Prosecutors drop charges against 100 alleged bribers in vote-buying scandal from former Japanese lawmakers

Former Minister of Justice and Member of the House of Representatives Katsuyuki Kawai, left, and his wife and former Member of the House of Councilors Anri Kawai. (Mainichi)

TOKYO – On July 6, the Tokyo District Attorney’s Office dropped charges against 100 local assembly members and others who allegedly received money from former lawmaker couple Katsuyuki and Anri Kawai in a massive vote-buying deal related to the latter’s success in July. Candidacy for the election of the Chamber of Councilors 2019.

While criminal complaints were filed against the 100 people suspected of breaking the Public Service Elections Act for taking the couple’s money, prosecutors apparently concluded their actions were not malicious enough to deserve criminal responsibility because they were forced to take the money. document, among other reasons. All but one of the people who died later apparently had their indictments suspended.

According to the district court ruling against the former Minister of Justice and former member of the House of Representatives Katsuyuki Kawai, between March and August 2019, 44 people, including members of the local assembly and mayors, 50 people linked to his support group and six campaign staff received money from Katsuyuki. for organizing votes for Anri in the Hiroshima constituency in the July 2019 upper house elections. Four of them admitted to colluding with Anri.

Among them, the maximum amount was 3 million yen (about $ 27,000) received by the former secretary paid by the state from ex-financial services minister Shizuka Kamei, followed by 2 million yen (about 18 $ 000) received by the member of the prefectural assembly of Hiroshima and former president of the assembly Nobuya. Okuhara. Most recipients pocketed 100,000 yen (approximately $ 902) to 200,000 yen (approximately $ 1,804) each, with the lowest amount being 50,000 yen (approximately $ 451).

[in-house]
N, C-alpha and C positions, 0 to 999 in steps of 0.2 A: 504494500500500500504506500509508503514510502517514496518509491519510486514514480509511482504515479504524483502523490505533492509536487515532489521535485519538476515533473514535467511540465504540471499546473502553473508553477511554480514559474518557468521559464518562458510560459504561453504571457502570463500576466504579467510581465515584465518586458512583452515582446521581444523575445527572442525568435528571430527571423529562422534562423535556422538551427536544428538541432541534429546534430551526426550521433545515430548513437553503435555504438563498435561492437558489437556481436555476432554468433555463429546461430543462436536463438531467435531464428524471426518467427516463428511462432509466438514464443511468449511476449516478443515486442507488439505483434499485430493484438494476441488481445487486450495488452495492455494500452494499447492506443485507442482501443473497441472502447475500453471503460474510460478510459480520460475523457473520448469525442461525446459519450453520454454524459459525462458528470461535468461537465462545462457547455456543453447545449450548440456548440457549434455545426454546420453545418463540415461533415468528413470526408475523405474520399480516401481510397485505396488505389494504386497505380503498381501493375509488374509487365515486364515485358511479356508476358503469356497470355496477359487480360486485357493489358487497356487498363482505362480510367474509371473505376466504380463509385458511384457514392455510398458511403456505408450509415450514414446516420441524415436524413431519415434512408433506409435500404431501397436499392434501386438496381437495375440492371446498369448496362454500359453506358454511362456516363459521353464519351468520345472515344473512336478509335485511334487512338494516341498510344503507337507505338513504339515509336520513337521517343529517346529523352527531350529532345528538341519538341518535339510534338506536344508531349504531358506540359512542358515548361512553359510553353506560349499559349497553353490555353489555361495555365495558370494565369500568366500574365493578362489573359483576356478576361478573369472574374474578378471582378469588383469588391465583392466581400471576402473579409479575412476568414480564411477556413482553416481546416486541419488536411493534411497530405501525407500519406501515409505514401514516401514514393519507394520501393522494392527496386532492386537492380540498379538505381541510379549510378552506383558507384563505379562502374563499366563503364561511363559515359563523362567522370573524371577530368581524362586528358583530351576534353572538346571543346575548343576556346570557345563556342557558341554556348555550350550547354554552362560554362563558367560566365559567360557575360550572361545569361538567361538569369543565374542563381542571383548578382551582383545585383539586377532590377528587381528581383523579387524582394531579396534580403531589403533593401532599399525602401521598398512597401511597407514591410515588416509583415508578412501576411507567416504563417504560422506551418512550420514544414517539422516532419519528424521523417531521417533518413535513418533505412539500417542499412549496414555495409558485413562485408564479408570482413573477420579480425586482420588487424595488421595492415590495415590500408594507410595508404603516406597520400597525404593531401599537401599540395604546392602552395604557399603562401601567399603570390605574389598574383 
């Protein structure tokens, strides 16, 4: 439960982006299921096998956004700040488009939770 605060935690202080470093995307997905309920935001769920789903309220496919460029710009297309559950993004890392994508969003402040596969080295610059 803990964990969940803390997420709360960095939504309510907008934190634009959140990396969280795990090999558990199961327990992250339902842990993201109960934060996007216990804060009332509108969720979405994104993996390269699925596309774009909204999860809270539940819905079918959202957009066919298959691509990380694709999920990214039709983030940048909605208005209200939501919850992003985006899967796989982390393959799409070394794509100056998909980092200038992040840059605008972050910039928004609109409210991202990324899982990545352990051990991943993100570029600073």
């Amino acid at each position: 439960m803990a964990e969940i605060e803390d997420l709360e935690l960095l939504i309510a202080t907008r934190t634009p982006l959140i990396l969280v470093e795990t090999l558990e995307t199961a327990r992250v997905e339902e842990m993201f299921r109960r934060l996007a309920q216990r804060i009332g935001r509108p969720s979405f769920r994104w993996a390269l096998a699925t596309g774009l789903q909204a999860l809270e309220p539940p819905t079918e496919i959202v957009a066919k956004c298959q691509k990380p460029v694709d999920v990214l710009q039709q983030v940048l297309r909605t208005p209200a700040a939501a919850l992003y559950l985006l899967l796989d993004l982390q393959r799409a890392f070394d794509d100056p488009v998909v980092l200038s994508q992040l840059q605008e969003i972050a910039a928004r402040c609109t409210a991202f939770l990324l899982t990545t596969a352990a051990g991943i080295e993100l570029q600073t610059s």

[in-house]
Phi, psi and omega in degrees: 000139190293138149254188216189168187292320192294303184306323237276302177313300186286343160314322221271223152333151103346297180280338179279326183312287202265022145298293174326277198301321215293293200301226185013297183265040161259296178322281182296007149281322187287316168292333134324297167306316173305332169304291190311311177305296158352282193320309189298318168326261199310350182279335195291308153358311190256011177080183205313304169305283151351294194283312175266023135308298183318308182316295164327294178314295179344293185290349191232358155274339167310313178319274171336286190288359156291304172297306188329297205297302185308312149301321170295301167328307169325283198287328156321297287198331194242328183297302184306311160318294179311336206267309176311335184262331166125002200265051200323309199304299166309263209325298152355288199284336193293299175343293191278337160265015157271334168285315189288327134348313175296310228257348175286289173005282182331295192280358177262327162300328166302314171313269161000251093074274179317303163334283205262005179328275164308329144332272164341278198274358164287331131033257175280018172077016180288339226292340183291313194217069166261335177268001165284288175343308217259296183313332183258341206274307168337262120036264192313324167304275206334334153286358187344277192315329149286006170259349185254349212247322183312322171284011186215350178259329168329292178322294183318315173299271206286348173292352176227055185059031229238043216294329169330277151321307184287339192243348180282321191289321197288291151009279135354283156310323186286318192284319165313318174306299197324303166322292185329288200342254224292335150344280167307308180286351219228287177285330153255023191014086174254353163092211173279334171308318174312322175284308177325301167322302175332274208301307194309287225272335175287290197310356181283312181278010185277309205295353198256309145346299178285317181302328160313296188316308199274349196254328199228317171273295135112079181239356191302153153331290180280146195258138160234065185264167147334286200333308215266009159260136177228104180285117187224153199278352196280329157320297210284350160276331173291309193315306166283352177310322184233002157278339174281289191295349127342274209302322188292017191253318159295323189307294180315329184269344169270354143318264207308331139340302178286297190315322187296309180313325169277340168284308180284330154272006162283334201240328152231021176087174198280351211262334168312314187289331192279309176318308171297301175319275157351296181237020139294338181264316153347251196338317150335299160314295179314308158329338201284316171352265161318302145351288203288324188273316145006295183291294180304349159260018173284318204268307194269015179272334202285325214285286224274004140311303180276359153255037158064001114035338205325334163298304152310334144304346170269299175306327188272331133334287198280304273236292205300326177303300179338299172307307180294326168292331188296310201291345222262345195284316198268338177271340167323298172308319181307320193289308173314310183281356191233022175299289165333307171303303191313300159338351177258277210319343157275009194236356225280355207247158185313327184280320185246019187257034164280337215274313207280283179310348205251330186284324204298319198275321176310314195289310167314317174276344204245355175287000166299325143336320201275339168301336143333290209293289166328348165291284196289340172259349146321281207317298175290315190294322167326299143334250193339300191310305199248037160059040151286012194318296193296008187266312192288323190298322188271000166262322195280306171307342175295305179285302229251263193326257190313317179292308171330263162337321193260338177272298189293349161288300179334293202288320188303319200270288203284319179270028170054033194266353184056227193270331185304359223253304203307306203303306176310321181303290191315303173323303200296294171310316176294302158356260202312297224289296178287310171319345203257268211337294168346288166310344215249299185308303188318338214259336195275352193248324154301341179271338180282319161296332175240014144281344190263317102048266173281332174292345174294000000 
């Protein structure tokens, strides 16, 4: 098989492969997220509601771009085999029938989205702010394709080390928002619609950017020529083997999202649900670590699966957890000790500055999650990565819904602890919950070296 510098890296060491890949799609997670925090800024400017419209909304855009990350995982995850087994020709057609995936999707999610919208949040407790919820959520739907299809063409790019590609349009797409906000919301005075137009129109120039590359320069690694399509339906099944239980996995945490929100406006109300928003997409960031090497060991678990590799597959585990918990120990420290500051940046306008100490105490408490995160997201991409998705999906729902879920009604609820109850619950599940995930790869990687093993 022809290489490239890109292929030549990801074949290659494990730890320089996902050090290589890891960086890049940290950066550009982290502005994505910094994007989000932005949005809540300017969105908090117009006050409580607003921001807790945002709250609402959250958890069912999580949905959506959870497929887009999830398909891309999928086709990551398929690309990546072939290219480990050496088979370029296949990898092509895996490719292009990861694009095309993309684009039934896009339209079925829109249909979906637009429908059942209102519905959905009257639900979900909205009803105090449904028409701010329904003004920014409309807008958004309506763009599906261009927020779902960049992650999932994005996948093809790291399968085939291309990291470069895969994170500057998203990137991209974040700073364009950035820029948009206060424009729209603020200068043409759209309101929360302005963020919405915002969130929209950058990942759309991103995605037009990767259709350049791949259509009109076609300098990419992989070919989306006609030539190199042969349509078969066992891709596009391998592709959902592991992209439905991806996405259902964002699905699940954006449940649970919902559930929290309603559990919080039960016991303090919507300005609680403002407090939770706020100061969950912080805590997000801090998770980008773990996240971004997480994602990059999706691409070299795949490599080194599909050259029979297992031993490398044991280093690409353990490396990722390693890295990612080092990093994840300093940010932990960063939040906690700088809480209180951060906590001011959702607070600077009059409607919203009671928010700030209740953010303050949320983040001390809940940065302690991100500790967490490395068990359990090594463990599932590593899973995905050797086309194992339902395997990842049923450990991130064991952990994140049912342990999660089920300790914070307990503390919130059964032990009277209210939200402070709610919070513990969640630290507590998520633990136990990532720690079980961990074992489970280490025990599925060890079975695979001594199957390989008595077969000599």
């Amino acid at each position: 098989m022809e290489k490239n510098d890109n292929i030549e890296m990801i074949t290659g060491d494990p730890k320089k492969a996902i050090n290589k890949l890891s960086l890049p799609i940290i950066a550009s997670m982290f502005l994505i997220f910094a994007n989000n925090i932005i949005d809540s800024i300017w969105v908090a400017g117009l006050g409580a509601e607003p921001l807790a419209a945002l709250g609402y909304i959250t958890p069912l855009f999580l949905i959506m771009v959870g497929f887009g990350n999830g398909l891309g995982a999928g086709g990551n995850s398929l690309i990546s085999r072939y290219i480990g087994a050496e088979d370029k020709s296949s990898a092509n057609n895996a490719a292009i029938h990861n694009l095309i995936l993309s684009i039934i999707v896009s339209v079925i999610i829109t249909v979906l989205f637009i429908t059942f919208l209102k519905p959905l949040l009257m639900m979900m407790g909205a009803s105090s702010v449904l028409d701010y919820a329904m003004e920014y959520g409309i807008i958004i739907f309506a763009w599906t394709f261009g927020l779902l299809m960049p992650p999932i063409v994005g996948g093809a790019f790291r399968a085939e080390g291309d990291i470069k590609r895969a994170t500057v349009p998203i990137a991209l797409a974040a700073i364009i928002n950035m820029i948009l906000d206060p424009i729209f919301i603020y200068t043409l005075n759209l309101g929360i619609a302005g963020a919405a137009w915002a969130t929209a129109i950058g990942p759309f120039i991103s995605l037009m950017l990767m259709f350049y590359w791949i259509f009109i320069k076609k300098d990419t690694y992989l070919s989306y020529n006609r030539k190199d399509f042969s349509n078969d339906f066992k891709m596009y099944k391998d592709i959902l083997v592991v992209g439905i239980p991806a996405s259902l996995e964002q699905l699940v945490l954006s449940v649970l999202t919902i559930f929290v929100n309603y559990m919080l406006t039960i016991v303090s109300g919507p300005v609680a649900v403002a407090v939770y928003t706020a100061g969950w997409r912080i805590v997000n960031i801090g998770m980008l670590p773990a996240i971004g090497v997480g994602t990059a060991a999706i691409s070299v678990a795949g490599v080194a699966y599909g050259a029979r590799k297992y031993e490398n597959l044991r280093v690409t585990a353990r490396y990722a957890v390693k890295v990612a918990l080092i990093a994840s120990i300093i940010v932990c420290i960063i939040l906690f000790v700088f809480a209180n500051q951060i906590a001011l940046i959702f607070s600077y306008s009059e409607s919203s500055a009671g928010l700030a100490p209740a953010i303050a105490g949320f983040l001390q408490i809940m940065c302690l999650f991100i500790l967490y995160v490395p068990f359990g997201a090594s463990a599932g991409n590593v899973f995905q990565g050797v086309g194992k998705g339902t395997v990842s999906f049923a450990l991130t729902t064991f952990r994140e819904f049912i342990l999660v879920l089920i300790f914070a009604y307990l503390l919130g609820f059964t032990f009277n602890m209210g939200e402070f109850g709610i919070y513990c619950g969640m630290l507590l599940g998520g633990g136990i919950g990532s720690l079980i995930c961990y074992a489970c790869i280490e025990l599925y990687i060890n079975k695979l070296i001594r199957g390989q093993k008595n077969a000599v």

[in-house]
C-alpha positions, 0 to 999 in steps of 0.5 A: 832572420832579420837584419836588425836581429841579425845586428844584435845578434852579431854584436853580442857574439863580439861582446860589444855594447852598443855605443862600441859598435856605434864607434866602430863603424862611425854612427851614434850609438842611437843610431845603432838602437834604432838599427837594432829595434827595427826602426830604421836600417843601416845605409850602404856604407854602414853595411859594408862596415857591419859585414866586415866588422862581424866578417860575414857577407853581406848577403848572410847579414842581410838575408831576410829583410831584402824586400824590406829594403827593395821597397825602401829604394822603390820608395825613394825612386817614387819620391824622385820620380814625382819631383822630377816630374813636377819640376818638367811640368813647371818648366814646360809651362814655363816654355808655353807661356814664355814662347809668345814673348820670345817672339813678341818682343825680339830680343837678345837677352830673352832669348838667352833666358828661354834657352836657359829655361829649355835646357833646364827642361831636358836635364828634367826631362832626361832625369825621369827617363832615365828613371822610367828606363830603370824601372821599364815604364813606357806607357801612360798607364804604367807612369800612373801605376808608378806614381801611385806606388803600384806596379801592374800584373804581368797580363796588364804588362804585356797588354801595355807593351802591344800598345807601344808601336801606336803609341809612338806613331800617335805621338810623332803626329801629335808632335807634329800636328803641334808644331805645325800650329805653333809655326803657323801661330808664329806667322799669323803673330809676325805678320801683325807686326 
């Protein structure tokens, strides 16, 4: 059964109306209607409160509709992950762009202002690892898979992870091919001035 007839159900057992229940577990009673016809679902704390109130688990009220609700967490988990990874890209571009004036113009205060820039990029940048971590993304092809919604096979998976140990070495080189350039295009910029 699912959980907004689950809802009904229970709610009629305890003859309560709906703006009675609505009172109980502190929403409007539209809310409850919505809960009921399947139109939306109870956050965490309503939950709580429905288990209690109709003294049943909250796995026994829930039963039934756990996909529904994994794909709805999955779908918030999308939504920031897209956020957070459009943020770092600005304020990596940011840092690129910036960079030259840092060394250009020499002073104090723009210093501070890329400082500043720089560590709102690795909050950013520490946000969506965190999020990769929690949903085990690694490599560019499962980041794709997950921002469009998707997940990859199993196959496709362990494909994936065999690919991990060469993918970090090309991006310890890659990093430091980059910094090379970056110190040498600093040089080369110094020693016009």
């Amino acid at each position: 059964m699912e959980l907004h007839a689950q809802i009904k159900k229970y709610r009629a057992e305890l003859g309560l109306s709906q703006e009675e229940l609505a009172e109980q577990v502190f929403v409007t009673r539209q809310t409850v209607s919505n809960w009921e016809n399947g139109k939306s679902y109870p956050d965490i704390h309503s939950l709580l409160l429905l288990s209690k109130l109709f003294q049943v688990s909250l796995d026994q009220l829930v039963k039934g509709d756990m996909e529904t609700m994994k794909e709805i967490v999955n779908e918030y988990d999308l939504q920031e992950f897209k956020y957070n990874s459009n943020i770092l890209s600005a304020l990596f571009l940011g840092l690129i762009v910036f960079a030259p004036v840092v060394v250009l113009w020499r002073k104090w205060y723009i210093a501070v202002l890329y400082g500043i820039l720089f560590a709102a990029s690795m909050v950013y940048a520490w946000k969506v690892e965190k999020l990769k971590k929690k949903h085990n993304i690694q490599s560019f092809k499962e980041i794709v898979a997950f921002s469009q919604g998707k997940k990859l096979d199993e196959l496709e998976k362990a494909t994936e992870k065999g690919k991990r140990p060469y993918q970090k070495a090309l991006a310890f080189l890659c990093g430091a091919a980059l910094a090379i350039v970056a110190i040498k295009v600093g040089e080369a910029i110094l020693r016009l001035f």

It is extremely rare that buyers of bribes are not held criminally responsible for receiving 1 million yen (approximately $ 9,024) or more. In past cases of vote buying, if the acceptance of tens of thousands of yen in cash was verified, the corrupt faced in many cases summary indictment and a fine.

Since the special investigative unit of the Tokyo District Attorney’s Office opened an investigation into the couple’s vote-buying case in early 2020, it has interviewed all 100 bribe recipients, and most of them would have admitted to receiving the money. While the Kawais were indicted in July of the same year, Tokyo prosecutors adopted a policy of leaving undecided whether to charge the bribers, stating that “Those who are to be charged have been charged “.

However, a group of citizens filed a criminal complaint against the 100 people in September 2020. After the Tokyo District Court sentenced Anri to 16 months in prison, suspended for five years, for the case of ‘vote purchase in January this year, and gave Katsuyuki a three-year prison sentence on June 18, the special investigative unit launched a new interrogation of the 100 people.

As a result, it turned out that most of the bribe recipients did not ask for cash but the money was imposed on them by Katsuyuki, even if they refused. It also appeared that those who received hundreds of thousands of yen did not bribe others by using the funds as a resource. Given these circumstances, prosecutors were apparently considering staying the indictment for the 100 people.

During a hearing in Katsuyuki’s trial, his defense attorney said, “None of the 100 people who received the money were charged. It is considerably unbalanced. The court ruling, however, said “it cannot be said to be unfair given the nature, content and scale of the crime.”

(Japanese original by Kazuya Shimura and Ai Kunimoto, Tokyo City Information Department)

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